Caring for a cat with a broken jaw can certainly be a challenge. Even the most routine parts of pet ownership, such as feeding and grooming, are much more difficult when a beloved pet has such a devastating injury. Making sure your cat receives adequate nutrition while the broken jaw heals can be a difficult task, but is well worth the time and effort to help your pet recover.
Talk to your vet about your cat's diet. While its jaw heals, it will be very difficult for it to eat on its own and take in enough nutrients to stay healthy. Your vet will guide you on the proper amount to feed it, and will most likely advise you to break the feedings down into five or six small meals per day to optimise its nutritional retention.
- Caring for a cat with a broken jaw can certainly be a challenge.
- Your vet will guide you on the proper amount to feed it, and will most likely advise you to break the feedings down into five or six small meals per day to optimise its nutritional retention.
Select a high quality, nutritionally sound canned cat food, spooning the recommended amount into a bowl. Your cat will not be able to eat from the bowl itself, but the bowl will act as a visual indicator that it's feeding time. Mix a small amount of a calorie paste, such as NutriCal, into the food. The calorie paste is packed with vitamins and nutrients that your cat's diet may be missing and will help it maintain proper weight and energy as the jaw heals.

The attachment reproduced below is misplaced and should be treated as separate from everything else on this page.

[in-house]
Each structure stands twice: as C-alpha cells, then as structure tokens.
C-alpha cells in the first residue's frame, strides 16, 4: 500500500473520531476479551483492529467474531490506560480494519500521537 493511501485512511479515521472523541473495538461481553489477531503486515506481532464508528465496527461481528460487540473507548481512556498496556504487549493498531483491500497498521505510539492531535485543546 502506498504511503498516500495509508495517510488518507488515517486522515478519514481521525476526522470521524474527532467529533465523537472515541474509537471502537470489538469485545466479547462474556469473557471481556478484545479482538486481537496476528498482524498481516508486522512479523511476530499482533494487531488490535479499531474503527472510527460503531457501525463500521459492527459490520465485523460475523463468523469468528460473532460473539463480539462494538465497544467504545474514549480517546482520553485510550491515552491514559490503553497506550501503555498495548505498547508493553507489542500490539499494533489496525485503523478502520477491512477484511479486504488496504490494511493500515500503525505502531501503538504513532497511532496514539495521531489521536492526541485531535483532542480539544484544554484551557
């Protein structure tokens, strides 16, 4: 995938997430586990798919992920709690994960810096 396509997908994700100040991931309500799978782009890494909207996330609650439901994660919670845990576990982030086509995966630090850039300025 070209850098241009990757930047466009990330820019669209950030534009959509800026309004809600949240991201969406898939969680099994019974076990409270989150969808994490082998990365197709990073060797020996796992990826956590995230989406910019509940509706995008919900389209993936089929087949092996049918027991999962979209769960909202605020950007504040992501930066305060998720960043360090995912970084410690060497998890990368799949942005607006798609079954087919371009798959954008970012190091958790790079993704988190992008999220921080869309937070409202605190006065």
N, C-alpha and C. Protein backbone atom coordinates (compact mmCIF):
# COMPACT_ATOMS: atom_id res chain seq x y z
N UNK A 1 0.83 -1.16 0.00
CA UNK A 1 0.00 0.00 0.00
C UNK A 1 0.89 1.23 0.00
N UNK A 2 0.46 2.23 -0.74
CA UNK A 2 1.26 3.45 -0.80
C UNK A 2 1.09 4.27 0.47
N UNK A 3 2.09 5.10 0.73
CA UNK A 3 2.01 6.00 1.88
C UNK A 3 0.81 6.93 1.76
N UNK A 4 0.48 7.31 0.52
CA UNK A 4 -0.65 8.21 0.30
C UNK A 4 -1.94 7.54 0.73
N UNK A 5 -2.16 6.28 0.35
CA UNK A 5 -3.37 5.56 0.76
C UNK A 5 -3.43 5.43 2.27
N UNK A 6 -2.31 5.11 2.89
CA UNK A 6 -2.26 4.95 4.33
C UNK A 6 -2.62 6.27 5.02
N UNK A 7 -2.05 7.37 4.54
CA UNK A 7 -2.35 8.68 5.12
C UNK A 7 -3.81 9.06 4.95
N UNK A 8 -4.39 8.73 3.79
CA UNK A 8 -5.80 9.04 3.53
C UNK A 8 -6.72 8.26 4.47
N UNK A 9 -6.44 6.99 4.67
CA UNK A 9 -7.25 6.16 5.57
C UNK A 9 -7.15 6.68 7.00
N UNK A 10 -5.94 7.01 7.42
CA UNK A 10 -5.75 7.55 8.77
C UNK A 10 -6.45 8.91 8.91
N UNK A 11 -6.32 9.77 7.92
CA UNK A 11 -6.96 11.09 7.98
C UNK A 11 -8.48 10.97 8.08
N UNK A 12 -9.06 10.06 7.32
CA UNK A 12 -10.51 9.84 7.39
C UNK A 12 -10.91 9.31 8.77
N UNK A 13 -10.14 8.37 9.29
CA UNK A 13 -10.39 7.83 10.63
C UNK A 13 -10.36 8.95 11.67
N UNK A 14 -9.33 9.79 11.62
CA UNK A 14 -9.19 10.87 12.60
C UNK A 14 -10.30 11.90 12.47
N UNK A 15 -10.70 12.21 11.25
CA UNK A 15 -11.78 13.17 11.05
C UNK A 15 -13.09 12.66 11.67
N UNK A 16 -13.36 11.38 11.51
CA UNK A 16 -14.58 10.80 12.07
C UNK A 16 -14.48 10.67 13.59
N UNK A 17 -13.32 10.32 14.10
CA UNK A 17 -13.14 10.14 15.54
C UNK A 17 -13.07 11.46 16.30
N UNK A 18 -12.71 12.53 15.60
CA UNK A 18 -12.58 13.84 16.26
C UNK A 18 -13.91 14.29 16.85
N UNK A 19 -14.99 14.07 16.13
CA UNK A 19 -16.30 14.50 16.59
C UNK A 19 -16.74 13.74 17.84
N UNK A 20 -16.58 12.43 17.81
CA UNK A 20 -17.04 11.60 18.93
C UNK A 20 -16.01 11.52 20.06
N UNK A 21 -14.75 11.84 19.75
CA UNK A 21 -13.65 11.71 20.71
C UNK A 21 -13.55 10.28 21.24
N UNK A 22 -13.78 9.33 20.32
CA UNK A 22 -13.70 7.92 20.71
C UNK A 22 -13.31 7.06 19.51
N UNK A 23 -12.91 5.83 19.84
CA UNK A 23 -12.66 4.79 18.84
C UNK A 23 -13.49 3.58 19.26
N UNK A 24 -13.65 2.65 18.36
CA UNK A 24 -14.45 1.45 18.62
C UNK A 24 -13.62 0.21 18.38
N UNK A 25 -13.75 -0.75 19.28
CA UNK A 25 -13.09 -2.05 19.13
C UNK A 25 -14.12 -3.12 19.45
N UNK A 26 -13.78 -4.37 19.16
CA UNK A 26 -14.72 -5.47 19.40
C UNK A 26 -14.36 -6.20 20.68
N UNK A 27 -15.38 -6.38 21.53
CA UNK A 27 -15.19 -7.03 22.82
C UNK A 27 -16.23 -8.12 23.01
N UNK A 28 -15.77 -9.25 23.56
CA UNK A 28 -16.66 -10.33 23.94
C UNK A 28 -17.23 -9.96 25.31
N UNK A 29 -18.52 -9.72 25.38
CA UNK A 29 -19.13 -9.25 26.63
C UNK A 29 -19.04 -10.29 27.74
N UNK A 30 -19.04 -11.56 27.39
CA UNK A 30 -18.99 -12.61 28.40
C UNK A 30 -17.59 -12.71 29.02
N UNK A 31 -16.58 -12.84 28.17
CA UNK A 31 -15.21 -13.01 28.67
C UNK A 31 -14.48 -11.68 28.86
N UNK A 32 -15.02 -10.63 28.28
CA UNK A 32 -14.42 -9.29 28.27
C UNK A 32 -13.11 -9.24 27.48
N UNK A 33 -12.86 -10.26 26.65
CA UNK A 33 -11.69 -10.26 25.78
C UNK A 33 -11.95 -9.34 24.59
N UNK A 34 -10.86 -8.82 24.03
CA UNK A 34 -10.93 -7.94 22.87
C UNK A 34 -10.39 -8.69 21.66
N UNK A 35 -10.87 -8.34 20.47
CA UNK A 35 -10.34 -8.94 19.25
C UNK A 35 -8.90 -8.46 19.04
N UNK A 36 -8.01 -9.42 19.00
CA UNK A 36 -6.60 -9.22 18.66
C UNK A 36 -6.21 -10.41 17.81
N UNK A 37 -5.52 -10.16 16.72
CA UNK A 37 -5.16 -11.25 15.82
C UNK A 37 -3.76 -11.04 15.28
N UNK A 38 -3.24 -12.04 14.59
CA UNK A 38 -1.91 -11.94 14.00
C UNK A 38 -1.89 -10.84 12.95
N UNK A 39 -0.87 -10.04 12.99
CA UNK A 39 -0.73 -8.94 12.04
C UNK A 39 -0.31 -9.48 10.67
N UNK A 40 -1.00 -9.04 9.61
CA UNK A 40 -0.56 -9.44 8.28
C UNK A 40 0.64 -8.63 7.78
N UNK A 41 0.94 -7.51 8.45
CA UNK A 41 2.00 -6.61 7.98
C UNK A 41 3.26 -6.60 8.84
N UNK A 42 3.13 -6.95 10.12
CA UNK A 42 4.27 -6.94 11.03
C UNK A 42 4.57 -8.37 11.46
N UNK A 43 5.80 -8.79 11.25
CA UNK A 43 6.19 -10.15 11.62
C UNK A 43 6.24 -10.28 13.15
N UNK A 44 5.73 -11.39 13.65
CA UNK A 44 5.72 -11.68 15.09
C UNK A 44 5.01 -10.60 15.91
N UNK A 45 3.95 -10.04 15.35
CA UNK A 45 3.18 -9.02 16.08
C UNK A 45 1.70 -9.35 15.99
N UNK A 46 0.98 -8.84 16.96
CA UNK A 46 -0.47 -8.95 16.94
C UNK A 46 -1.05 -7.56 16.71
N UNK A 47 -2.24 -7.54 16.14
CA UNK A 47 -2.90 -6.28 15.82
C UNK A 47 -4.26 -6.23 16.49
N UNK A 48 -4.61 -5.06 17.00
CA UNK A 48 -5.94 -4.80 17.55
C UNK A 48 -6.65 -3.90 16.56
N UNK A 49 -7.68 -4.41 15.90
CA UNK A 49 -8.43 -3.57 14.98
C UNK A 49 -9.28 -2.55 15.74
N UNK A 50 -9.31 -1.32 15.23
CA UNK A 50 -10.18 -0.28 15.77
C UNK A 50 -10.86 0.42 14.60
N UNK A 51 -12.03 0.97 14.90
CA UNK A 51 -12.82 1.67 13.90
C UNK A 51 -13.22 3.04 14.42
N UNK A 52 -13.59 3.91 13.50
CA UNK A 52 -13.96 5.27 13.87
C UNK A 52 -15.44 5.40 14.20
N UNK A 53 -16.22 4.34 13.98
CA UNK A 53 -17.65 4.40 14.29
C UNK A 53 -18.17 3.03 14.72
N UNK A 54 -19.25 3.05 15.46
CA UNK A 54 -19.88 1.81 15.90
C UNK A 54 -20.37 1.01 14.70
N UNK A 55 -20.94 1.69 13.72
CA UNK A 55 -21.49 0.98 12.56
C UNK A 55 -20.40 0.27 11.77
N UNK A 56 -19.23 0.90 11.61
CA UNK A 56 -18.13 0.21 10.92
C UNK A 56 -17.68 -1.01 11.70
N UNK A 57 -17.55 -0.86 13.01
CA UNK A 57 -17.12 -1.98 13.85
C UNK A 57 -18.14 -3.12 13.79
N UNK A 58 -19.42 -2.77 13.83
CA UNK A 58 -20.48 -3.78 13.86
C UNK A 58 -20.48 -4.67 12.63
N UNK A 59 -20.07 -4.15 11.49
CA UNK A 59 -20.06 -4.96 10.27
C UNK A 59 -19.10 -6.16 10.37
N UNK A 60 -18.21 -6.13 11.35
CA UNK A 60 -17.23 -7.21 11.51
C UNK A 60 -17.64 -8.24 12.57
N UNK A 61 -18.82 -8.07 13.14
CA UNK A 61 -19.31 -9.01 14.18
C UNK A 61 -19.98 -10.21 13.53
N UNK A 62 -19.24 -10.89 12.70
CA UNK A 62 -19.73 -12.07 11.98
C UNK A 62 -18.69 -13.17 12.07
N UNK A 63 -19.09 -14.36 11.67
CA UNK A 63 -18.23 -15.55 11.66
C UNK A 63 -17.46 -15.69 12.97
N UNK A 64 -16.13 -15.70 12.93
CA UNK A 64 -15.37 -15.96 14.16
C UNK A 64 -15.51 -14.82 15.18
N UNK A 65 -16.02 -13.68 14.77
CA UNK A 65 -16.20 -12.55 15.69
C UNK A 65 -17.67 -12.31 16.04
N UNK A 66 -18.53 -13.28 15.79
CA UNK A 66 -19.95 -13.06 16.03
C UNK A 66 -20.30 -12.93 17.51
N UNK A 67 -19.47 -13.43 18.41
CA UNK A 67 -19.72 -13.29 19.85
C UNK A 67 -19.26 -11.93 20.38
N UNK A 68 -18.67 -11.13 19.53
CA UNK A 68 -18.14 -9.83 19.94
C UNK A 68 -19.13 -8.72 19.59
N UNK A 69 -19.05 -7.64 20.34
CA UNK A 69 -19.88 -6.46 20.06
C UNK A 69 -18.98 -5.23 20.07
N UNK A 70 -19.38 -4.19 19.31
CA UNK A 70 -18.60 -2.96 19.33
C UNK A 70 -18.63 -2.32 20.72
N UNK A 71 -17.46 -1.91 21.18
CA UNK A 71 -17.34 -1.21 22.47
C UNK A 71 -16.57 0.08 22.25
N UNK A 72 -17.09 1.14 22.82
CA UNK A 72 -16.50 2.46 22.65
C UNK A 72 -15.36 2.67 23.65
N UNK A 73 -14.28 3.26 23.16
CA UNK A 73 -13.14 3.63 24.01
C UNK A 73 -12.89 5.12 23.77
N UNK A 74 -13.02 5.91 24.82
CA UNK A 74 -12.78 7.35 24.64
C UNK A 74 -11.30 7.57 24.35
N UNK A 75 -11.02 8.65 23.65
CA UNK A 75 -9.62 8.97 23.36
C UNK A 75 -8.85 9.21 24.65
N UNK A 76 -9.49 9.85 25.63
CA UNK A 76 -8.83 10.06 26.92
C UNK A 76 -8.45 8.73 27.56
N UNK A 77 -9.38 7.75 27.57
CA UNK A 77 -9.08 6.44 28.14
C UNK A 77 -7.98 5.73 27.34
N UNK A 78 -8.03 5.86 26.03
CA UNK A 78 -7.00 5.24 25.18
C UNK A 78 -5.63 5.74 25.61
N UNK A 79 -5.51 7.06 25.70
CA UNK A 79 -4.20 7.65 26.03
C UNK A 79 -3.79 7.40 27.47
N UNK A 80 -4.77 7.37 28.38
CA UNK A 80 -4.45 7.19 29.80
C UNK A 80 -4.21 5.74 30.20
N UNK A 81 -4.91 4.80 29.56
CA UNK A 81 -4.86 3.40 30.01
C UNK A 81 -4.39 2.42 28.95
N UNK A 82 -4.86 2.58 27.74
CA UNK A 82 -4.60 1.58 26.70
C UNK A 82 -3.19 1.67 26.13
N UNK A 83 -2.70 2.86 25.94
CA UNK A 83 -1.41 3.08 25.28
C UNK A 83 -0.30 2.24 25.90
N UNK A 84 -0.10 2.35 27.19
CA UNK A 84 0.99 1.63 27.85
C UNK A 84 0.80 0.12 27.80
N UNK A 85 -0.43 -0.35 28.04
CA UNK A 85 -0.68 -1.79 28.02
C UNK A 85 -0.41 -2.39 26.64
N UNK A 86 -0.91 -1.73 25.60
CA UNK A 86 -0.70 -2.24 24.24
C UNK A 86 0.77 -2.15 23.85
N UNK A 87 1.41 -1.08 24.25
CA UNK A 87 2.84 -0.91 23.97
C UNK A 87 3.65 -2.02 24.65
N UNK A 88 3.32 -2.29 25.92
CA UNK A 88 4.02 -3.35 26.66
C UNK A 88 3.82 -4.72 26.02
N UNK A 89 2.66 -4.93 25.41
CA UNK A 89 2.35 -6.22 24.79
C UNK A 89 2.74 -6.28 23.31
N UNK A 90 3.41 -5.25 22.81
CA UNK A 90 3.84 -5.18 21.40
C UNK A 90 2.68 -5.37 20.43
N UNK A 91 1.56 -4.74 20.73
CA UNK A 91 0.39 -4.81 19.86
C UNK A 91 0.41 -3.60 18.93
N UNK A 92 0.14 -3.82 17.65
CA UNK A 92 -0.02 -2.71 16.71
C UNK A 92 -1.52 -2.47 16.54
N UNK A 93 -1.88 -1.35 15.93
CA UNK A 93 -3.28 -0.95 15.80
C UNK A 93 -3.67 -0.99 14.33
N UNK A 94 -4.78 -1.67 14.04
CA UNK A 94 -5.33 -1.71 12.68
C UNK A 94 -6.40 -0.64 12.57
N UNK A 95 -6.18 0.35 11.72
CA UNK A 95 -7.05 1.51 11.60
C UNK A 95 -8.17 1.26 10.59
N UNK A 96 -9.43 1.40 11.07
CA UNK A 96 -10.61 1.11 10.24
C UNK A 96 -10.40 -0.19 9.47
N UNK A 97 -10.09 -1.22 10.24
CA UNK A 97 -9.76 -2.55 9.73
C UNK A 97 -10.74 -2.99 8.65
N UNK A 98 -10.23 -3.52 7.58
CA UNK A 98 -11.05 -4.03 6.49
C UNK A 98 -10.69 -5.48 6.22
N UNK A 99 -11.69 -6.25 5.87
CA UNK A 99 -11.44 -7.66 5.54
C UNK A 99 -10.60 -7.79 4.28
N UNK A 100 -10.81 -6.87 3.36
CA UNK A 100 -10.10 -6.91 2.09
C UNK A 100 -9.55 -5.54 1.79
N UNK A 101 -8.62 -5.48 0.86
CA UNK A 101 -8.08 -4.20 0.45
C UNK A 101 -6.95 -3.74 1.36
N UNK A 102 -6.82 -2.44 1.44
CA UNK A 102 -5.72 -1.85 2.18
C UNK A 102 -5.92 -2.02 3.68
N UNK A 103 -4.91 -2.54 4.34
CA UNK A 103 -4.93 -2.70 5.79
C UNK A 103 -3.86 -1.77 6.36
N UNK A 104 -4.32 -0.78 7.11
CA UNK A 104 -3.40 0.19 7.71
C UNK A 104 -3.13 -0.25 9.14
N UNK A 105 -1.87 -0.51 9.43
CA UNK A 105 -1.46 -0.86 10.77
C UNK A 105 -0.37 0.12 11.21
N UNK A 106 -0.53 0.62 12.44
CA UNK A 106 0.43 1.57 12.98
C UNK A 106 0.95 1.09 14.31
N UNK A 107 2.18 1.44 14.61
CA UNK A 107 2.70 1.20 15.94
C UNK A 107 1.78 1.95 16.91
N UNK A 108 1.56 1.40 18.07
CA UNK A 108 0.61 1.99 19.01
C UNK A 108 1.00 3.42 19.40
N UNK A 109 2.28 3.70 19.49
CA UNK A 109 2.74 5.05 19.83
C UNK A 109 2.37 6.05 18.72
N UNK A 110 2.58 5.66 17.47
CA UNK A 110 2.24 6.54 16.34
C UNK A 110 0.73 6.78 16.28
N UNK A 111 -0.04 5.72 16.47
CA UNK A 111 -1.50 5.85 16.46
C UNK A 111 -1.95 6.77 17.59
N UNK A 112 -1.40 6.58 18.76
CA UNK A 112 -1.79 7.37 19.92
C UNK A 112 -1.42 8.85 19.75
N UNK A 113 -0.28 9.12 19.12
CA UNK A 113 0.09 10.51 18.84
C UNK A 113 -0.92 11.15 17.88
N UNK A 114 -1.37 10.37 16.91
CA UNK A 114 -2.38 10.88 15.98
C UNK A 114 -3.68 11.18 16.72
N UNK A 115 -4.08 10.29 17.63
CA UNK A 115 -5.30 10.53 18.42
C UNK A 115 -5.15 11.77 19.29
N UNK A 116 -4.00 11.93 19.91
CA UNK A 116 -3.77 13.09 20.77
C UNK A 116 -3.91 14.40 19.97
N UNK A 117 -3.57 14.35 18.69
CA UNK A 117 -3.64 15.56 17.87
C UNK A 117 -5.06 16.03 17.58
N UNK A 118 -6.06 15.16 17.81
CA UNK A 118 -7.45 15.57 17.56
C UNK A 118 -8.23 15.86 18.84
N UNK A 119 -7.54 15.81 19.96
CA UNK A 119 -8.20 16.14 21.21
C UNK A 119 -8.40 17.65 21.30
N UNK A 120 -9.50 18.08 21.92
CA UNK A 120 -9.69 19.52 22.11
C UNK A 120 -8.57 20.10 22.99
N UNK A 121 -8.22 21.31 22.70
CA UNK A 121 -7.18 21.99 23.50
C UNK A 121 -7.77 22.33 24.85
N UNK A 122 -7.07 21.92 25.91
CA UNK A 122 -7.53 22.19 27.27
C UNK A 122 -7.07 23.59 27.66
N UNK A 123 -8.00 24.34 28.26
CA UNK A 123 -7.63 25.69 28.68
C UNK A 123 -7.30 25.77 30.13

Scoop a small amount of food onto the spoon and offer it to your cat. it may be reluctant to eat off the spoon at first, so place it against the cat's mouth. It may be necessary to softly open its mouth and scrape a little of the food onto its tongue, gently force feeding it a few bites until it realises it can lick the food from the spoon on its own.
- Scoop a small amount of food onto the spoon and offer it to your cat.
- it may be reluctant to eat off the spoon at first, so place it against the cat's mouth.
Continue feeding the cat from the spoon until it seems full or loses interest. Offer fresh water throughout your feeding session to help wash the soft food down. Don't be alarmed if the cat doesn't eat as much as normal, since eating can be painful, especially during the first few weeks of recovery. Cover any remaining food and store it in the refrigerator.
Wipe your cat's face with a soft, clean, damp towel after eating. Your cat may have difficulty cleaning itself with a broken jaw, and the combination of soft food and sticky calorie paste can quickly mat its fur, so make sure you remove any bits of food for a clean, healthy cat.
Carefully follow your veterinarian's instructions to speed along your pet's recovery. Give any medications just as directed and take it in for follow-up appointments on time for optimal care.
Never feed your cat anything not advised by your vet. While it may seem interested in eating table scraps, they can cause more harm than good and may prevent your cat from eating normal cat food in the future.